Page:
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What the State of the Union Revealed About Urban Planning Under the Trump Administration

President Trump's first State of the Union address followed the rhetoric of his campaign and first year in office, offering few details about promised infrastructure investments and avoiding substantive discussion about the future of cities.
James Brasuell | @CasualBrasuell | January 31, 2018, 2pm PST
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Address To Joint Session Of Congress
President Trump delivering an address to a Joint Session Of Congress in 2017.
The White House

Last night's State of the Union address didn't touch on many subjects of direct or obvious relevance to planning and planners, but there were a few nuggets of relevant policy to pick up on—the main one being a suddenly ballooning number attached to the Trump Administration's long-promised infrastructure plan.

But before we talk about the infrastructure plan, let's talk about a few of the less obvious angles for planners.

Immigration Reform

One of the main themes of the speech was immigration, and here president Trump proposed a four pillar plan to reform immigration. Analyzing the political viability of this proposal, and its effects on the county, is a task for other publications, but I mention it to note, in case anyone forgot, that immigration policies do affect planning outcomes. Here's a sample of reading from the Planetizen archives surveying some of the ways that the issues of immigration intersect with the practice of planning:

Dismantling the Federal Bureaucracy

Another issue of oblique relevance to planning was the section of the speech about new powers to fire federal employees:  

All Americans deserve accountability and respect -- and that is what we are giving them. So tonight, I call on the Congress to empower every Cabinet Secretary with the authority to reward good workers -- and to remove Federal employees who undermine the public trust or fail the American people.

Most pundits are reading this section as a reference to the former FBI Deputy Director Andrew McCabe and Special Counsel Robert Mueller. But the mention of "Cabinet Secretaries" reminded me more of the purging underway at the Environmental Protection Agency (not a cabinet-level federal department, yes, but the arm of the federal government already implementing the removal policies Trump describes here). There's also the Department of the Interior, where Secretary Ryan Zinke has lamented the lack of loyalty to him and the president among the ranks of employees in that department. In other words, I took these words as a threat to federal bureaucrats, including planners.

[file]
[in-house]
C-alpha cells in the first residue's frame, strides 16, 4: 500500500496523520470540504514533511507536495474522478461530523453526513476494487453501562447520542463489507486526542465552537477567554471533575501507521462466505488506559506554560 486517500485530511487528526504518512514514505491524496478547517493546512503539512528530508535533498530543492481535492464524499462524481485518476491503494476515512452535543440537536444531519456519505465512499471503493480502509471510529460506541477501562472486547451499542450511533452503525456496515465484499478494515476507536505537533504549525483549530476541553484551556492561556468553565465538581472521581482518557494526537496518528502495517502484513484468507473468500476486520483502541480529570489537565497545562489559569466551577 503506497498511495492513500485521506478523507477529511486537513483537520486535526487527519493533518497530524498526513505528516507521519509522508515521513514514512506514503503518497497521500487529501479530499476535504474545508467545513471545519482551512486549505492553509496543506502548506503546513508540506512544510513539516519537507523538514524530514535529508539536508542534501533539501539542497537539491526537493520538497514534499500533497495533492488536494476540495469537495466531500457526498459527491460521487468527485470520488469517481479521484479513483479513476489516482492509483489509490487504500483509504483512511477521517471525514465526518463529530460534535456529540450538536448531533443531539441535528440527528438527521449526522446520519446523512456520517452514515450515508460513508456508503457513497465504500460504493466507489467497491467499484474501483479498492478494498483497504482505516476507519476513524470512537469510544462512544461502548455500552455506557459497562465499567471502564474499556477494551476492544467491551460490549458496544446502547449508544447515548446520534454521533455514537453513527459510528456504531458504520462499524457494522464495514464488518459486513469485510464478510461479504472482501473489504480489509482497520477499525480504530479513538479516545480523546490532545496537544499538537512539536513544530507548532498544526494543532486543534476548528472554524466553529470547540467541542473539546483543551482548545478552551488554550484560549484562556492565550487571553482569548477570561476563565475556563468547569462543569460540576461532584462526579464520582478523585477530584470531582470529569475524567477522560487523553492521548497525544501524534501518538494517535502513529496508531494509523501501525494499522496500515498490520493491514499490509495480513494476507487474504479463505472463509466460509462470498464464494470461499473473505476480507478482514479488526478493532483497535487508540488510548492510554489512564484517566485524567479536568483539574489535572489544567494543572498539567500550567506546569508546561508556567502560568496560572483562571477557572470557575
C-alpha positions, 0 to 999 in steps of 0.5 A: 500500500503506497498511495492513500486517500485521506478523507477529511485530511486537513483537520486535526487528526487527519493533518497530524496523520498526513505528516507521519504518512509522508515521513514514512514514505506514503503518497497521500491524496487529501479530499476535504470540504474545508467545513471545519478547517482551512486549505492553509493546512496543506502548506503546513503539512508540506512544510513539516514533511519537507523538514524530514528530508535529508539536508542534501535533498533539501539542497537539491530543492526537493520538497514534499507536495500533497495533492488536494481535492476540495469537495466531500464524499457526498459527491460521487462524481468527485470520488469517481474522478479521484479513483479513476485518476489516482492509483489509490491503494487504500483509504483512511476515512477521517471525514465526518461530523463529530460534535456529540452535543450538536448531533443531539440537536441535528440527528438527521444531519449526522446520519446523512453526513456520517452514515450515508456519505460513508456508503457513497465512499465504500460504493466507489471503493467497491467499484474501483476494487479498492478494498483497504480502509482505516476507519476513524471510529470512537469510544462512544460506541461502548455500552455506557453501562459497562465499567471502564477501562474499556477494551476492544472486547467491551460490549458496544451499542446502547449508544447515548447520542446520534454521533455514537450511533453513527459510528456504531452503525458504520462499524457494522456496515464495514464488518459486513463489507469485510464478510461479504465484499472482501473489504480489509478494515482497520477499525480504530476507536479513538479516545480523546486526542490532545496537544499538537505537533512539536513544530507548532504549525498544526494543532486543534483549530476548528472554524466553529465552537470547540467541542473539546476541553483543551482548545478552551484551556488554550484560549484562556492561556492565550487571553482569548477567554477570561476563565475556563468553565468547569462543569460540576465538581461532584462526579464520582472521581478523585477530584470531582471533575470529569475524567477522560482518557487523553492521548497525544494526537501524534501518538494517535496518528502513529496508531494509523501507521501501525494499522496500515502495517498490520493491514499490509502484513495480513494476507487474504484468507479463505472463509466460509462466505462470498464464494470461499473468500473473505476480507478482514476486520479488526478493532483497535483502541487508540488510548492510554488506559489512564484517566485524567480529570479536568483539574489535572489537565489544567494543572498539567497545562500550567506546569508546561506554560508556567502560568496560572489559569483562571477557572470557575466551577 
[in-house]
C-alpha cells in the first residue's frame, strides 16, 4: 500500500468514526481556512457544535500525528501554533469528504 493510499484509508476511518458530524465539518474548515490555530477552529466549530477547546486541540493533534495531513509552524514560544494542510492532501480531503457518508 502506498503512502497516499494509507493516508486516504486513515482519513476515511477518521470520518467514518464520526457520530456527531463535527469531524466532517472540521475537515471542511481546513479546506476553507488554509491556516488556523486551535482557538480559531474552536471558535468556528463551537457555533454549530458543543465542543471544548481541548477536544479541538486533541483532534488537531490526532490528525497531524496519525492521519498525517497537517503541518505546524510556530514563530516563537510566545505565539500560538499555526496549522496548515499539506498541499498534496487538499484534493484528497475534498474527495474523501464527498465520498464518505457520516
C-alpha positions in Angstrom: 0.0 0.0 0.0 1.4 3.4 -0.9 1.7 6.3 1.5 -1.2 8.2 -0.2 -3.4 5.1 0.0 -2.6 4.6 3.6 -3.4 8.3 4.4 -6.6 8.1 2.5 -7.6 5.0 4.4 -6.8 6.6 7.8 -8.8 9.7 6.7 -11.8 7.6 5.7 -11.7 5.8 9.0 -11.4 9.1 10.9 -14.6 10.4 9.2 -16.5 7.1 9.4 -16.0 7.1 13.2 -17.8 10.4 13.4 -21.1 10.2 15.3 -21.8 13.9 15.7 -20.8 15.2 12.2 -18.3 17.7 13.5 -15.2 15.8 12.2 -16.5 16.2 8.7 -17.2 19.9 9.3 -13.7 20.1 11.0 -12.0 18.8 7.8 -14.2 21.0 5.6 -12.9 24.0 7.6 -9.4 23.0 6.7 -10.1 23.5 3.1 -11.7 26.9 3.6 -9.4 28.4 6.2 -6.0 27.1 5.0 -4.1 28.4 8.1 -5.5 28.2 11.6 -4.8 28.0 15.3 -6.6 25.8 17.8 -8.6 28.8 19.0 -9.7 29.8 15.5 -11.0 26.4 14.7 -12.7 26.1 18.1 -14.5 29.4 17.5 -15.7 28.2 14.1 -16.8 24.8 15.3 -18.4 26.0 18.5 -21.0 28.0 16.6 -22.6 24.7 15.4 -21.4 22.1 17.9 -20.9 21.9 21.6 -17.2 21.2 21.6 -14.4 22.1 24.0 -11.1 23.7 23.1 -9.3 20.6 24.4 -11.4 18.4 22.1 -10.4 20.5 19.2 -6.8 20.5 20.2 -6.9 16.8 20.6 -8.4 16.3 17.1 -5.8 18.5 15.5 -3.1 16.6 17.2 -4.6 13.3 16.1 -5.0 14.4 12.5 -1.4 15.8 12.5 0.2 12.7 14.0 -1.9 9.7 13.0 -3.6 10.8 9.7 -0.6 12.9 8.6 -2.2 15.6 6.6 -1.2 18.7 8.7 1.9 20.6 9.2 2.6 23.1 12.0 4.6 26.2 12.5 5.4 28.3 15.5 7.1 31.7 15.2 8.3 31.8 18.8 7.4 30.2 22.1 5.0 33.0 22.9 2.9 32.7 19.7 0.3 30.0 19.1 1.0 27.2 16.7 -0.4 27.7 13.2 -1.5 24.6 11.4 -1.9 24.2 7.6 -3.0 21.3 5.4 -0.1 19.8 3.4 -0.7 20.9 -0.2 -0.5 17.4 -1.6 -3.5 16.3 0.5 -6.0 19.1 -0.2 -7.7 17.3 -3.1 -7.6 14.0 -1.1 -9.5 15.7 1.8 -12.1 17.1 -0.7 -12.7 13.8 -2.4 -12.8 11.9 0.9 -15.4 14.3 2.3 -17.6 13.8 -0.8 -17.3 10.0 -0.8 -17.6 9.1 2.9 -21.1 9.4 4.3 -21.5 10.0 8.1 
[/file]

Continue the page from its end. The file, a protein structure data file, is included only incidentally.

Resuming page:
This section made for an easy segue to boasts about how many regulations the Trump Administration has ended. With no environmental regulations to enforce, there will be a lot less work for planners in the federal government. 


Finally, the big ticket item that has been long awaited by observers on both sides of the aisle, teased by the Trump Administration repeatedly over the course of its first year in power, and even partially leaked earlier this year. Still, very few details are known about how the Trump Administration plans to deliver on its $1 trillion infrastructure promise.

Wait…scratch that. President Trump took the state at the State of the Union and, as he is wont to do, raised the stakes by half a trillion dollars. Here's the whole section of the speech on the subject of infrastructure:

As we rebuild our industries, it is also time to rebuild our crumbling infrastructure.

America is a nation of builders. We built the Empire State Building in just 1 year -- is it not a disgrace that it can now take 10 years just to get a permit approved for a simple road?

I am asking both parties to come together to give us the safe, fast, reliable, and modern infrastructure our economy needs and our people deserve.

Tonight, I am calling on the Congress to produce a bill that generates at least $1.5 trillion for the new infrastructure investment we need.

Every Federal dollar should be leveraged by partnering with State and local governments and, where appropriate, tapping into private sector investment -- to permanently fix the infrastructure deficit.

Any bill must also streamline the permitting and approval process -- getting it down to no more than two years, and perhaps even one.

Together, we can reclaim our building heritage. We will build gleaming new roads, bridges, highways, railways, and waterways across our land. And we will do it with American heart, American hands, and American grit.

Following up the big dollar figure by talking about streamlining permitting and approval processes was a vague move that falls flat to anyone who has ever heard a million politicians make the same promise. Saying the process should take "no more than two years, and perhaps even one," President Trump did not mention any specifics of how that change could be realized, for what kinds of projects, and with what consideration given to local and state regulations.

The State of the Union's infrastructure talk fired up the pundits, inspiring numerous hot takes on how the developer president plans to move forward with his long-promised ambitions to rebuild the nation's infrastructure. Among the recommended reading from the Internet in the wake of the State of the Union:

An untouched transcript of the president's State of the Union address is available on the CNN website. For an annotated and fact-checked transcript, reference the work of the political team at NPR.

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